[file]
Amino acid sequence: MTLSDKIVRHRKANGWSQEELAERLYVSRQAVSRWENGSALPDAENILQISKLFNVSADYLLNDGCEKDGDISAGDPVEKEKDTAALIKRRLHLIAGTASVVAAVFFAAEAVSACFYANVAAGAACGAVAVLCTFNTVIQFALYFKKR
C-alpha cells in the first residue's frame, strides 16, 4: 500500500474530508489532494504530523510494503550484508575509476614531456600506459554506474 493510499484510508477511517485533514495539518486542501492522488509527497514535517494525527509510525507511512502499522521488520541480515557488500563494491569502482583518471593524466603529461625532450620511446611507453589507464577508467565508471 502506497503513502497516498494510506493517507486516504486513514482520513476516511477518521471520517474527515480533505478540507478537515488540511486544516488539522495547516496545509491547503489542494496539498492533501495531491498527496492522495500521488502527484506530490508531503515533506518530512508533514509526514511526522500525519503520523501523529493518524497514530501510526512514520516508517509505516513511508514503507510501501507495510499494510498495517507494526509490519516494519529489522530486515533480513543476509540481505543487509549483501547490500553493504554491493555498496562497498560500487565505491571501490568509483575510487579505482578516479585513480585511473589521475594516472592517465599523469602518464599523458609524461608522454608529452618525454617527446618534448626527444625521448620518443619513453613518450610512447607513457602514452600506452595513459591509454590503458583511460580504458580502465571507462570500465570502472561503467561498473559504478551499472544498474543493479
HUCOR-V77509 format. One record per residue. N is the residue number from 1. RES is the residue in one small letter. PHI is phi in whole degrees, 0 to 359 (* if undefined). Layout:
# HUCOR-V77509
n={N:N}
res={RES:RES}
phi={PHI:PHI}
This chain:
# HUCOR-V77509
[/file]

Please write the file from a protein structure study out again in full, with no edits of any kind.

Amino acid sequence: MTLSDKIVRHRKANGWSQEELAERLYVSRQAVSRWENGSALPDAENILQISKLFNVSADYLLNDGCEKDGDISAGDPVEKEKDTAALIKRRLHLIAGTASVVAAVFFAAEAVSACFYANVAAGAACGAVAVLCTFNTVIQFALYFKKR
C-alpha cells in the first residue's frame, strides 16, 4: 500500500474530508489532494504530523510494503550484508575509476614531456600506459554506474 493510499484510508477511517485533514495539518486542501492522488509527497514535517494525527509510525507511512502499522521488520541480515557488500563494491569502482583518471593524466603529461625532450620511446611507453589507464577508467565508471 502506497503513502497516498494510506493517507486516504486513514482520513476516511477518521471520517474527515480533505478540507478537515488540511486544516488539522495547516496545509491547503489542494496539498492533501495531491498527496492522495500521488502527484506530490508531503515533506518530512508533514509526514511526522500525519503520523501523529493518524497514530501510526512514520516508517509505516513511508514503507510501501507495510499494510498495517507494526509490519516494519529489522530486515533480513543476509540481505543487509549483501547490500553493504554491493555498496562497498560500487565505491571501490568509483575510487579505482578516479585513480585511473589521475594516472592517465599523469602518464599523458609524461608522454608529452618525454617527446618534448626527444625521448620518443619513453613518450610512447607513457602514452600506452595513459591509454590503458583511460580504458580502465571507462570500465570502472561503467561498473559504478551499472544498474543493479
HUCOR-V77509 format. One record per residue. N is the residue number from 1. RES is the residue in one small letter. PHI is phi in whole degrees, 0 to 359 (* if undefined). Layout:
# HUCOR-V77509
n={N:N}
res={RES:RES}
phi={PHI:PHI}
This chain:
# HUCOR-V77509